Although this represents a marginal climb since the start of September, 38,458 is still a drop off from the total number of installations on August 1. Notably, the number on the date was 38,757, showing that crypto installations haven’t made any significant advancement in almost two months since.
The revelation should not come as a surprise, given that Finbold reported that the expansion of cryptocurrency ATMs worldwide fell by 32% in the second quarter, from 2,362 to 1,600 machines.
At the beginning of the year, there were 34,370 cryptocurrency ATMs, but after the first quarter, that number increased to 36,732 units. After the second quarter, 37,642 ATMs were installed.
Crypto market downturn
The growing value of the market in 2021 prompted an increase in the number of cryptocurrency ATMs being installed; however, this pattern has since stalled. For example, Bitcoin’s price fell from its all-time high of about $68,000 in November 2021; the digital asset is having difficulty sustaining support over $20,000.
Interestingly, Bitcoin saw one of its worst performances in over a decade during the second quarter of 2022. According to research by Finbold, the value of Bitcoin dropped by over 56% throughout the quarter.
As a direct consequence of the market crash, several companies in the cryptocurrency industry have had to revise their business strategies. In anticipation of a possible future market recovery, some organizations have been compelled to halt their activities and reorganize their plans.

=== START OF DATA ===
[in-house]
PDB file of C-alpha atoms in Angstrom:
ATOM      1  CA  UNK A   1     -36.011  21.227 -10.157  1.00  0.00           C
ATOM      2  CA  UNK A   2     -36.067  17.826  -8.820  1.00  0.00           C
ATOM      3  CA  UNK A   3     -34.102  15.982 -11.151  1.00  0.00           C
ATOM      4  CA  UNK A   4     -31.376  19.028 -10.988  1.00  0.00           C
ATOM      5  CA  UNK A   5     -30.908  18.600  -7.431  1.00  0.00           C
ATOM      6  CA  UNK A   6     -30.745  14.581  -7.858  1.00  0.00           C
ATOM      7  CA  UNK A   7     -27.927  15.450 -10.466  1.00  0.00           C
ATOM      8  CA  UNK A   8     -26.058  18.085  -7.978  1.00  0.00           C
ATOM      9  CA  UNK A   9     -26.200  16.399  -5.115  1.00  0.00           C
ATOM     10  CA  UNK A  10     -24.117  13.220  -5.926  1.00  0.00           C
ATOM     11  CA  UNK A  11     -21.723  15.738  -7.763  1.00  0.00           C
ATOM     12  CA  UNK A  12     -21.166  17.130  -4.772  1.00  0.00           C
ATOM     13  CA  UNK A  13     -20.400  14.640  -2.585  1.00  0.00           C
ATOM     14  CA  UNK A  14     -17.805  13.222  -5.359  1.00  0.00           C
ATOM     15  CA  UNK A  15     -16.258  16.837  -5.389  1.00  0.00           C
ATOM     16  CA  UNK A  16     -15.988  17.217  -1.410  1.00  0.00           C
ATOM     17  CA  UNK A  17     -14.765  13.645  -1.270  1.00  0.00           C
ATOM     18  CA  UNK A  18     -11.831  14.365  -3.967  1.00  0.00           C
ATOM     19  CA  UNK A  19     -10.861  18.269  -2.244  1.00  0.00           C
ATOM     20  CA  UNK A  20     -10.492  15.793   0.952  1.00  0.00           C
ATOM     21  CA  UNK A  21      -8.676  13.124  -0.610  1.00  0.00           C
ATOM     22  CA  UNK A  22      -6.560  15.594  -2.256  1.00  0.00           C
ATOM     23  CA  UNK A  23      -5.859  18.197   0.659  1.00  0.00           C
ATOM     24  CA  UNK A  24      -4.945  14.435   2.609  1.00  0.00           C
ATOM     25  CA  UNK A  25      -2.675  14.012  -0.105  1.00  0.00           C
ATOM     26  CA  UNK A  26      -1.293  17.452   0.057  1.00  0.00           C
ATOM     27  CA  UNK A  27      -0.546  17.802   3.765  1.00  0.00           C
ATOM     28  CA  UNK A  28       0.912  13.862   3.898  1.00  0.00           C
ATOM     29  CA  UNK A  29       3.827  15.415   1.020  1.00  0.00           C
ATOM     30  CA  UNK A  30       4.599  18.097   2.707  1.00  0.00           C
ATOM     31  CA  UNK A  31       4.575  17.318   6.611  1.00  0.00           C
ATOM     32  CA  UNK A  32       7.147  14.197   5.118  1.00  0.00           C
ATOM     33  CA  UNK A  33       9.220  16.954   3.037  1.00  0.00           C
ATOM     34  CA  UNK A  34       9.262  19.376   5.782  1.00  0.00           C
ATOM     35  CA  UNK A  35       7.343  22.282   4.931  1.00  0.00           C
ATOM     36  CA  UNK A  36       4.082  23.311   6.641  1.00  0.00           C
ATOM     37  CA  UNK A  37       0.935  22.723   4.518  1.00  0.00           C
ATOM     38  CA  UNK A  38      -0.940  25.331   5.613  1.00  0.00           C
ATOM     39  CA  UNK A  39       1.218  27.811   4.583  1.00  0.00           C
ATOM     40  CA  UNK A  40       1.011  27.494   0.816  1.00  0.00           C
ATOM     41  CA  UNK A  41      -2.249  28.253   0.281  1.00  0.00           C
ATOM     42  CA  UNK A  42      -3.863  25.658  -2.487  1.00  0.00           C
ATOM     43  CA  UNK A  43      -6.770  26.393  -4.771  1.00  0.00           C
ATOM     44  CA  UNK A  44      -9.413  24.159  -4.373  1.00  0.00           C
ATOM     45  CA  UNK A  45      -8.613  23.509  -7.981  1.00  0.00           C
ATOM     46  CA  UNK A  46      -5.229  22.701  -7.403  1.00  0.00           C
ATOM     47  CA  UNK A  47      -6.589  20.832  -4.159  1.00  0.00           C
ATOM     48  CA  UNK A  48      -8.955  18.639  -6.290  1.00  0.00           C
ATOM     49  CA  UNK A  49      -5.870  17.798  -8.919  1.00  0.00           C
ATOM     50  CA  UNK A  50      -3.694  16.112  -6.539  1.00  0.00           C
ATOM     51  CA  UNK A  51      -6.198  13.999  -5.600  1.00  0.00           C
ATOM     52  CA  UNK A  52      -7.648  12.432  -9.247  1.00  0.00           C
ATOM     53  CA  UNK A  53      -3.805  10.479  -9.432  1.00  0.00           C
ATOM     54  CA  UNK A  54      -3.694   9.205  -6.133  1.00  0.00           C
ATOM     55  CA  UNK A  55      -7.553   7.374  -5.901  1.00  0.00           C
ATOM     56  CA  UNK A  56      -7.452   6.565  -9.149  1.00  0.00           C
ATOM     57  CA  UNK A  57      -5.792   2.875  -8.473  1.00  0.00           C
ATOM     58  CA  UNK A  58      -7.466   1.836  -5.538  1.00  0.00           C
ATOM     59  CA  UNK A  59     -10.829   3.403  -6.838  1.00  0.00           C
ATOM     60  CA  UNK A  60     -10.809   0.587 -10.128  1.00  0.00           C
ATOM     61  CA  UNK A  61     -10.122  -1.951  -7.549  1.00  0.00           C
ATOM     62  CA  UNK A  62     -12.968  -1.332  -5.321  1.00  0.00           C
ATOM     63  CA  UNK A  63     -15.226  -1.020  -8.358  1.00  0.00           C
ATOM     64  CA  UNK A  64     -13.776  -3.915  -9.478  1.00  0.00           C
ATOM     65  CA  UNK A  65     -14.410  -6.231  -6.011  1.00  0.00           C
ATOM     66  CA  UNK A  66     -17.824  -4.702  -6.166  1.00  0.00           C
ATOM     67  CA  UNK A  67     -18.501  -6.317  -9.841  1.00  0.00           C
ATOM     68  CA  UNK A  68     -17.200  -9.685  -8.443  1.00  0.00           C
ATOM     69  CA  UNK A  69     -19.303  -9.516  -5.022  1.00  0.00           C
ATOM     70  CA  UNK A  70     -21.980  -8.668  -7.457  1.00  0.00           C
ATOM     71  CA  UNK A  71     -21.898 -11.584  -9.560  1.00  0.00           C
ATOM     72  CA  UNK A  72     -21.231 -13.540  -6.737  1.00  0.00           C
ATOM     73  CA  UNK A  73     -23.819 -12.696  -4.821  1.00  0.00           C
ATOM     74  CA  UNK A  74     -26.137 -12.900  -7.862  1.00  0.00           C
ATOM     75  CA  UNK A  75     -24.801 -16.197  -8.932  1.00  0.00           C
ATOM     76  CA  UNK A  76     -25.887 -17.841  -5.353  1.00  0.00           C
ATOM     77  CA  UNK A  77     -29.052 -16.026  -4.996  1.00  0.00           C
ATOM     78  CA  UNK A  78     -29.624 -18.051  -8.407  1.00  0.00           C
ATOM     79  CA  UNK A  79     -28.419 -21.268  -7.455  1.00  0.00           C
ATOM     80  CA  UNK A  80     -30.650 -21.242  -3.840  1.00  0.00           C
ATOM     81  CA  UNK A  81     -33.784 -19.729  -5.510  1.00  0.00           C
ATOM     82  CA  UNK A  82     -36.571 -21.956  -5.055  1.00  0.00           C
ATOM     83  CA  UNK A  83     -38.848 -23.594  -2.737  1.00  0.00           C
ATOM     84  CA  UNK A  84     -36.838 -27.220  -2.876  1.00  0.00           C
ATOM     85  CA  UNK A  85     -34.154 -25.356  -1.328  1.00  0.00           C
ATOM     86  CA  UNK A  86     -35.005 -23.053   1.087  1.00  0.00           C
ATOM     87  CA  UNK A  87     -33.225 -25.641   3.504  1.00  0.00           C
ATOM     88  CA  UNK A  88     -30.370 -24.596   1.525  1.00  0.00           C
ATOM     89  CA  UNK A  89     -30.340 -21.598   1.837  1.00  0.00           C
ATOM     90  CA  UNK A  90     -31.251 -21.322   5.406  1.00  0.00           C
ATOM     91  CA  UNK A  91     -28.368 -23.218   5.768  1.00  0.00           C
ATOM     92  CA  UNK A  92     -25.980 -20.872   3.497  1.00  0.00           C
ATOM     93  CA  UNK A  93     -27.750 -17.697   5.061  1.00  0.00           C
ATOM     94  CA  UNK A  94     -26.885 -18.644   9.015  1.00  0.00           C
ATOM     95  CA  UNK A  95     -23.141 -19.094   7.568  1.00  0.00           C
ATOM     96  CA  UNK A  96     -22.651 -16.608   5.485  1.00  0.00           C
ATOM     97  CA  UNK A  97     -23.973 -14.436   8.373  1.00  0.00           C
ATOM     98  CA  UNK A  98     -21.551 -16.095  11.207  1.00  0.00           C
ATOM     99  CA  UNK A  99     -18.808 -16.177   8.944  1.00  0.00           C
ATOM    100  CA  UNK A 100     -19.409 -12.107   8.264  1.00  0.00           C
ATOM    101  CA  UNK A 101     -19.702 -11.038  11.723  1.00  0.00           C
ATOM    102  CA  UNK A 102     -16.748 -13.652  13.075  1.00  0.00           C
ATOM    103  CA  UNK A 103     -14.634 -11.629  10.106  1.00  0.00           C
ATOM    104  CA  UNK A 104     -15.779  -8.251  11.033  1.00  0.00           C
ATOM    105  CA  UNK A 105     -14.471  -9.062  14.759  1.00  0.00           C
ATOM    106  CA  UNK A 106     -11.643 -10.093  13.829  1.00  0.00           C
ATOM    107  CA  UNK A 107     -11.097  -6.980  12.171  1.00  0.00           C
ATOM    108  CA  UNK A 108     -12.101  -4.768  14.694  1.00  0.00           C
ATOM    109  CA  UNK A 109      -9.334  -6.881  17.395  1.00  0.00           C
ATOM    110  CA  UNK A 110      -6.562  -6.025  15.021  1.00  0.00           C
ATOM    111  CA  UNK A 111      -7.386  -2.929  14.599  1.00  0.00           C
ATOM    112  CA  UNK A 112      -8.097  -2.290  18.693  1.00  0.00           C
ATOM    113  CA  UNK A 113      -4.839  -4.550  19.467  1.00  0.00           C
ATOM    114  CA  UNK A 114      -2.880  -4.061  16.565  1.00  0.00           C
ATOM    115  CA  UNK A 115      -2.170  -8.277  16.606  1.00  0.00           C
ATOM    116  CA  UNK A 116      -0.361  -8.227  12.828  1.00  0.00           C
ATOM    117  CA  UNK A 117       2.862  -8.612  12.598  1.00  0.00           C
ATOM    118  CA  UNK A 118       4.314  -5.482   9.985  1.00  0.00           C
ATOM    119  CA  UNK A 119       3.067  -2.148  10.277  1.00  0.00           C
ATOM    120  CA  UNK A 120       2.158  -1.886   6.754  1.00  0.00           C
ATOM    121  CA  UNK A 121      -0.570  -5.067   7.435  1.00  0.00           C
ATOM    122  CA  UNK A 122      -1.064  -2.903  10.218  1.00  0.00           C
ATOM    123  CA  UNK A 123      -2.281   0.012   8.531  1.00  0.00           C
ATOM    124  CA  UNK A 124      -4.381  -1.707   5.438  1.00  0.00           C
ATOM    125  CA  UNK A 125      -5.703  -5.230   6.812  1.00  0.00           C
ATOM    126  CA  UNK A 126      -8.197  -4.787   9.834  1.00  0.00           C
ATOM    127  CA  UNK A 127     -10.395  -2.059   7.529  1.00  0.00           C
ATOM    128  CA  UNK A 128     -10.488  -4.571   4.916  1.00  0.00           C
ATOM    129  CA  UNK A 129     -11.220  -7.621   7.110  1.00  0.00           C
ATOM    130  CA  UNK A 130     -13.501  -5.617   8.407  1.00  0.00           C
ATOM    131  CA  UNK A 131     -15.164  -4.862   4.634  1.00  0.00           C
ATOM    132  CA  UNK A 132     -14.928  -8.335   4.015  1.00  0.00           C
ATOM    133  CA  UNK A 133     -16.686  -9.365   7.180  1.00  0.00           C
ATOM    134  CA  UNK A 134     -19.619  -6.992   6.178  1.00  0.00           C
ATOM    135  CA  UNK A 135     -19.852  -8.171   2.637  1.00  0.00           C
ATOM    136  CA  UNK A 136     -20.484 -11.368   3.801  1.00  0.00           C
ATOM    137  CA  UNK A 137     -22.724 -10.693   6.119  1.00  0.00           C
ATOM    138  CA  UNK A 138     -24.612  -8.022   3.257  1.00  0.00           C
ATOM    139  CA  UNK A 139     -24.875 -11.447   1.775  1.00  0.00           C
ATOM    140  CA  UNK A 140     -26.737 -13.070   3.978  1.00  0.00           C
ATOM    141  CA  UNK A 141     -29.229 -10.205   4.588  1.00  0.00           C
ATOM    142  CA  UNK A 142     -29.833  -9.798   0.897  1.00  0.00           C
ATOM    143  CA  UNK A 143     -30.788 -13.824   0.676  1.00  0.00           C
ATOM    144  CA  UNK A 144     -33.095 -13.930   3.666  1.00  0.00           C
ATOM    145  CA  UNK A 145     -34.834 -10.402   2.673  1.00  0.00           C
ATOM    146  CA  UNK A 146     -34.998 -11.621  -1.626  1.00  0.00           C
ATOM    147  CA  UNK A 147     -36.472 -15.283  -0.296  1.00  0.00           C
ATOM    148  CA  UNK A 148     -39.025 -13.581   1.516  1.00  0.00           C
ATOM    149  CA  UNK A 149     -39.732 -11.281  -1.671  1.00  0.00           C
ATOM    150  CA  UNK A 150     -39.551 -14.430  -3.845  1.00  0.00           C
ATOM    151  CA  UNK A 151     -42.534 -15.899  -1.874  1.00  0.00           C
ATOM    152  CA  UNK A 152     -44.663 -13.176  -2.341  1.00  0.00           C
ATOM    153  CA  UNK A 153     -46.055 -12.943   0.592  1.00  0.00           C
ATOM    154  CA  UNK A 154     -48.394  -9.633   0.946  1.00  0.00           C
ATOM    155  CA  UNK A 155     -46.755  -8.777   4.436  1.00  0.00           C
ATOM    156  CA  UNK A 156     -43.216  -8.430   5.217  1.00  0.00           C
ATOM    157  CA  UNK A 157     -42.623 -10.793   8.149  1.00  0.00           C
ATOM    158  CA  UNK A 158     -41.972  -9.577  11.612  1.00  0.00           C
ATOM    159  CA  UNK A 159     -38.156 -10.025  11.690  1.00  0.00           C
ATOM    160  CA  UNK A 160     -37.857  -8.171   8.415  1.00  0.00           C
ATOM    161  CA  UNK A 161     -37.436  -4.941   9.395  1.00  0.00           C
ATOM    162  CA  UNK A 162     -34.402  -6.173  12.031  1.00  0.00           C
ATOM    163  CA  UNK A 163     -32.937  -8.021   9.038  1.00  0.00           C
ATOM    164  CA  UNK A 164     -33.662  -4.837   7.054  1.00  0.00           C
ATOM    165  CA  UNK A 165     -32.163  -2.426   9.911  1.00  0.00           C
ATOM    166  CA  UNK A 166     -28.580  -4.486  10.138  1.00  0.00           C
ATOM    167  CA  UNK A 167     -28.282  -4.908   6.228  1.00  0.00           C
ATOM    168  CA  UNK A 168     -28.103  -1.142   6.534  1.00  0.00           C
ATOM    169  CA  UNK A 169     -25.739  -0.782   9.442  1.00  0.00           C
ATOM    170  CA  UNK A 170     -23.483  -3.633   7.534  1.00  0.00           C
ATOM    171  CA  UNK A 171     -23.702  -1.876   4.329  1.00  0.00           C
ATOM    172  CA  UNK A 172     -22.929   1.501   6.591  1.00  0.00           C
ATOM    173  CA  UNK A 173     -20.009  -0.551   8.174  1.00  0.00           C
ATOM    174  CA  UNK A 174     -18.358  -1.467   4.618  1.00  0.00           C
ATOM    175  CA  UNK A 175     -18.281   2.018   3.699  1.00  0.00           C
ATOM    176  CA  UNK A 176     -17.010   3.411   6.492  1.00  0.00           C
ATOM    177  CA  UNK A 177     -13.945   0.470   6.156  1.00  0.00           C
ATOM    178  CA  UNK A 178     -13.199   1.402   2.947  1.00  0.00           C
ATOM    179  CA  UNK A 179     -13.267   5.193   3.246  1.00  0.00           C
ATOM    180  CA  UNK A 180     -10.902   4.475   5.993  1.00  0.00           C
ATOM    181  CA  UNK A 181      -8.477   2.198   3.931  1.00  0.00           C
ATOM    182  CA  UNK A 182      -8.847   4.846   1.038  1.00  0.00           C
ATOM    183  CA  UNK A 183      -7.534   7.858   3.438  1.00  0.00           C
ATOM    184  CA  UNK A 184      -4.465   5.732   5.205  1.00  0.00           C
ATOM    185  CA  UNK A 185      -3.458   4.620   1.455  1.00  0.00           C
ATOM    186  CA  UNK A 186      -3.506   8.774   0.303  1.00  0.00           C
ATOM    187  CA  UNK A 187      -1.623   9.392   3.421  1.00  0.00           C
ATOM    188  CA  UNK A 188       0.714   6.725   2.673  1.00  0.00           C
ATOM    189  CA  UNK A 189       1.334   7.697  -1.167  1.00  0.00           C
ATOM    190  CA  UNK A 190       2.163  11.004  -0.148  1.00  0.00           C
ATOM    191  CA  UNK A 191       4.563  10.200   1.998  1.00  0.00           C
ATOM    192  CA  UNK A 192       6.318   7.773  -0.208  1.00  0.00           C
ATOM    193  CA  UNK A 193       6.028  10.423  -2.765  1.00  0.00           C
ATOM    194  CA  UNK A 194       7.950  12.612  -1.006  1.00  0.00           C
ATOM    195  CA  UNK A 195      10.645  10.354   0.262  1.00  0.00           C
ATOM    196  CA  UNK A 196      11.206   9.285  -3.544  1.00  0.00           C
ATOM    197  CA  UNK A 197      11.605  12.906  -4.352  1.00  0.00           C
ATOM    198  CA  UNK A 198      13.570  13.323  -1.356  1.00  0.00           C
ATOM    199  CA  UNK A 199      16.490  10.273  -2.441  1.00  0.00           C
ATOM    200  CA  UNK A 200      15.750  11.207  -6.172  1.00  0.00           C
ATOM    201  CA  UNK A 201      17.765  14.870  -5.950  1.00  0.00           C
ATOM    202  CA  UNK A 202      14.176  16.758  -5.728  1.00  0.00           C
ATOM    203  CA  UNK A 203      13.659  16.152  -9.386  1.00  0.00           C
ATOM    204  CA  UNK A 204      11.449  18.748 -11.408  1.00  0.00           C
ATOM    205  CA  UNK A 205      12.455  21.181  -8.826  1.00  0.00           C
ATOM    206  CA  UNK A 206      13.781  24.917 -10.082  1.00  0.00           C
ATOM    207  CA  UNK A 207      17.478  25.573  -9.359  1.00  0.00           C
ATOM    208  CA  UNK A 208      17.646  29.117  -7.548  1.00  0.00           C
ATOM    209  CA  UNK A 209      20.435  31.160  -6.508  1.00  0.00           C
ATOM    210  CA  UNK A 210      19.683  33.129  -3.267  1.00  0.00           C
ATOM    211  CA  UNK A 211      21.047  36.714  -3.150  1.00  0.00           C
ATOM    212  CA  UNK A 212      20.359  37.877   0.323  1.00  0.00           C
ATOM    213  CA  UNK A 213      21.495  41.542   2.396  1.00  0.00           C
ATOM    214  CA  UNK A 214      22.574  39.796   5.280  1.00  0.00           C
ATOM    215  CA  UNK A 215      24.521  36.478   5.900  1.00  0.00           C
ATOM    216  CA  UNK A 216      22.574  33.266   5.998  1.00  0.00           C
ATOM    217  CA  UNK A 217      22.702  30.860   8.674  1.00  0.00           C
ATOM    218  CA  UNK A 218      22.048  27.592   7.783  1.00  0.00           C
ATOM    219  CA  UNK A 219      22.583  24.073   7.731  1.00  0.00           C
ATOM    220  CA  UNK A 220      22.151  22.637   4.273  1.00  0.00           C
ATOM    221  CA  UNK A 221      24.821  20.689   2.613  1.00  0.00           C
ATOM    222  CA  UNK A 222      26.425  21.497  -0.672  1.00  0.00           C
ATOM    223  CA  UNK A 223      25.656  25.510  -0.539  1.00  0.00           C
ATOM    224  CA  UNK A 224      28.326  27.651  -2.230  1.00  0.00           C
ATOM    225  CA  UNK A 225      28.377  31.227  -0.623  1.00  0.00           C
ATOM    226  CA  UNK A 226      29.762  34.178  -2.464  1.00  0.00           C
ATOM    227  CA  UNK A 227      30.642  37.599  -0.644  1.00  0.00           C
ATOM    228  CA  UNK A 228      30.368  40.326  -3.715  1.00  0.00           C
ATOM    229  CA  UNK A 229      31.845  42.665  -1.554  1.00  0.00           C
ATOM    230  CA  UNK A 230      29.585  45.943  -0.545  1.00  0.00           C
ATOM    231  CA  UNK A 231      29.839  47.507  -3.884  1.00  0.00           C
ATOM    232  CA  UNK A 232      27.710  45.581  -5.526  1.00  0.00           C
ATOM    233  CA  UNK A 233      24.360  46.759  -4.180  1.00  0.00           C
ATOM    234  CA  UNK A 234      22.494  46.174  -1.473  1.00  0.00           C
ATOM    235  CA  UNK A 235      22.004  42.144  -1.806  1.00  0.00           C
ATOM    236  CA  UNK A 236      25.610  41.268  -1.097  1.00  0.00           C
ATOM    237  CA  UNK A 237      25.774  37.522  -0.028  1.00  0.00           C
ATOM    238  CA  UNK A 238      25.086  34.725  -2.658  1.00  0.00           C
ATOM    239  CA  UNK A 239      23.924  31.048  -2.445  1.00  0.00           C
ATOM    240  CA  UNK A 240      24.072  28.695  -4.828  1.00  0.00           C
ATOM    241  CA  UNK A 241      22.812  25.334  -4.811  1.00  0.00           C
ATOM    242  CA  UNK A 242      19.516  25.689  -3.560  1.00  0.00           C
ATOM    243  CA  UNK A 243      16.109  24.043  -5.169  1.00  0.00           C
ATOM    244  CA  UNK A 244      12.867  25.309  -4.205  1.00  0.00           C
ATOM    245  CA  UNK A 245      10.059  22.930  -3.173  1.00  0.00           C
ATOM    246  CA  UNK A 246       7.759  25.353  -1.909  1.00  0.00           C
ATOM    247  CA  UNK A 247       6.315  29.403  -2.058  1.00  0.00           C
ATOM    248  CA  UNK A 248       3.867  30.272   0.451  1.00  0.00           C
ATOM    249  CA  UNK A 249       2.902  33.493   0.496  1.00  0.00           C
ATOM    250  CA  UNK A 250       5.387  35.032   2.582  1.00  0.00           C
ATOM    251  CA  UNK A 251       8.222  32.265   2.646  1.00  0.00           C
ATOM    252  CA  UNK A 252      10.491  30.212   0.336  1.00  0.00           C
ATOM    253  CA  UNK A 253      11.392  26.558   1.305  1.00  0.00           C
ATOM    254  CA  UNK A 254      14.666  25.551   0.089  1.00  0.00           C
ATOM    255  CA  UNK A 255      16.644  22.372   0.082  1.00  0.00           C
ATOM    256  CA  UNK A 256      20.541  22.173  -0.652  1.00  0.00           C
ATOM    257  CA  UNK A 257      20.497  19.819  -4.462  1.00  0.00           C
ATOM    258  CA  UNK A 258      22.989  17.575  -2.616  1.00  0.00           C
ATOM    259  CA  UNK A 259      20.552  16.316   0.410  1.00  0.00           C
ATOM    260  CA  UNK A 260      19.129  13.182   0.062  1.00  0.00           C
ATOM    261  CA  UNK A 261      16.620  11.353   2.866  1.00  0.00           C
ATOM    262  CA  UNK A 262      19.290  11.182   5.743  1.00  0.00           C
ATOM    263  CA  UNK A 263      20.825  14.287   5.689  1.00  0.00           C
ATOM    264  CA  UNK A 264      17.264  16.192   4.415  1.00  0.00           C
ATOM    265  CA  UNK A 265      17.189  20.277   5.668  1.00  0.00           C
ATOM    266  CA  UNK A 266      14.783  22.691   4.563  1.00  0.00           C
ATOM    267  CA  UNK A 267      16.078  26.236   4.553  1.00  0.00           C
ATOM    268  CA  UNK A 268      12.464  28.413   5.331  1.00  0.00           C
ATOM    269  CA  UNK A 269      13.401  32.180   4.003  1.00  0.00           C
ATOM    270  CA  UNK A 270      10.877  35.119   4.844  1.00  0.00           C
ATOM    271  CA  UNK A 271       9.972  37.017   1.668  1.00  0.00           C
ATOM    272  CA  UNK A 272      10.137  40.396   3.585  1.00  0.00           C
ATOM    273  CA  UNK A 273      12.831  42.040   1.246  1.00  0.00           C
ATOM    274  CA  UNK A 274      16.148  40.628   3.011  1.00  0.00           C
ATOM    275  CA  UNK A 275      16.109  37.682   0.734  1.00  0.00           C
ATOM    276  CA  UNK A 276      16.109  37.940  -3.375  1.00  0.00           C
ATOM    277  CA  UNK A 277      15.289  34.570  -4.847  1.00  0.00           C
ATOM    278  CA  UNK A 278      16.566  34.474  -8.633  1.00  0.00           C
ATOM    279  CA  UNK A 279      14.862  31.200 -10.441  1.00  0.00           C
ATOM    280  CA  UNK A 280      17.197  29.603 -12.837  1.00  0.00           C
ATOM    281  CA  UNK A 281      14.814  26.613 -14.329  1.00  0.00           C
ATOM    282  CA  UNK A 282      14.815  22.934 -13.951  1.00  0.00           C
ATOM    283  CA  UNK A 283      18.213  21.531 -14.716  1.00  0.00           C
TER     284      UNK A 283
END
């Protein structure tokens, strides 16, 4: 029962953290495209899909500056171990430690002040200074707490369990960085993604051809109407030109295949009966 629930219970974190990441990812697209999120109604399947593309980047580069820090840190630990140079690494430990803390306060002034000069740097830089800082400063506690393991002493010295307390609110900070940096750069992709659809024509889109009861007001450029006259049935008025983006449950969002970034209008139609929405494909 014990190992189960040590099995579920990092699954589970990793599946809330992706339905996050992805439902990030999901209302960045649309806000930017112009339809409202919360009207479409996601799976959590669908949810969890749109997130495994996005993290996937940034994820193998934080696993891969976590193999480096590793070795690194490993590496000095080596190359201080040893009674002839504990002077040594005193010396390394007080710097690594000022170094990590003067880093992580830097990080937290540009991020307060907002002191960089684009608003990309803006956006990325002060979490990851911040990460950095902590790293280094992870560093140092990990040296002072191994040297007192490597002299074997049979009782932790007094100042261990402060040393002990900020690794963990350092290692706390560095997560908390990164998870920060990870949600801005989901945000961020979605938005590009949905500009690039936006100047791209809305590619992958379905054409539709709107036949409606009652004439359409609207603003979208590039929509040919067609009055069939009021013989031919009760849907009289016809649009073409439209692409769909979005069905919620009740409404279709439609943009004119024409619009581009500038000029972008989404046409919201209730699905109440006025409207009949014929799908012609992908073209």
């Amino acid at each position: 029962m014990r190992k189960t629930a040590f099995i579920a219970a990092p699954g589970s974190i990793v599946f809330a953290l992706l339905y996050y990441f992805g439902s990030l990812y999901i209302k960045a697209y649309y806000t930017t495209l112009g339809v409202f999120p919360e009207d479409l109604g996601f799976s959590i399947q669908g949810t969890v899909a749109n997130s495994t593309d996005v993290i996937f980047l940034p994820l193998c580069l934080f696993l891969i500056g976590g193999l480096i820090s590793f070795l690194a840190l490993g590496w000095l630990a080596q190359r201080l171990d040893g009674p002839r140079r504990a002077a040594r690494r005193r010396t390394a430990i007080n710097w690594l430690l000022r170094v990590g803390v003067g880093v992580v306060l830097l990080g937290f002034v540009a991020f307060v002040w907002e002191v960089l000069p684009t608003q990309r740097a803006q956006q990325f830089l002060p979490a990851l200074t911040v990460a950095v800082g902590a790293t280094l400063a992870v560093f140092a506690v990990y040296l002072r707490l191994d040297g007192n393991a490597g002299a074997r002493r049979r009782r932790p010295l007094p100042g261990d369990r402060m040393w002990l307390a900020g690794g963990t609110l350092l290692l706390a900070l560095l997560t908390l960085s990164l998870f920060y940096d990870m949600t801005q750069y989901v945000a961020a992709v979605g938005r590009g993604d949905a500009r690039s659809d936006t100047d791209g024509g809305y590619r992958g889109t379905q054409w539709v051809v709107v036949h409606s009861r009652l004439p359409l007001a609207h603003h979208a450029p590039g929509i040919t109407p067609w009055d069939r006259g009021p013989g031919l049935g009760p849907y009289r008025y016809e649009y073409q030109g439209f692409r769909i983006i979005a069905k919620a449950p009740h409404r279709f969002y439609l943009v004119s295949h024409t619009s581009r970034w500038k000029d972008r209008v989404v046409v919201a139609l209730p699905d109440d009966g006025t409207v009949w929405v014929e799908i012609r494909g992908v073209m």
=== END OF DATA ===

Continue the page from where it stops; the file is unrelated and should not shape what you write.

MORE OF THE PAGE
In general, cryptocurrency ATMs are helping to accelerate the widespread acceptance of various assets. However, it is essential to note that ATM transactions do not affect the market’s available liquidity; their only purpose is to assist investors in acquiring cryptocurrencies in exchange for fiat cash.
Where do cryptocurrency ATMs go from here?
With mounting regulatory concerns, the future of the installations is of keen interest. Some governments are preparing to legislate a crypto regulatory framework to combat illegal activities like money laundering.
Law enforcement officials have already begun discouraging the usage of cryptocurrency ATMs. In November of last year, the Federal Bureau of Investigation (FBI) issued a warning about crypto ATMs and QR codes being used by hackers to deceive people.
In a separate development, the Financial Conduct Authority (FCA) of the United Kingdom demanded in March that all crypto ATM providers in the nation immediately cease servicing customers or suffer legal repercussions.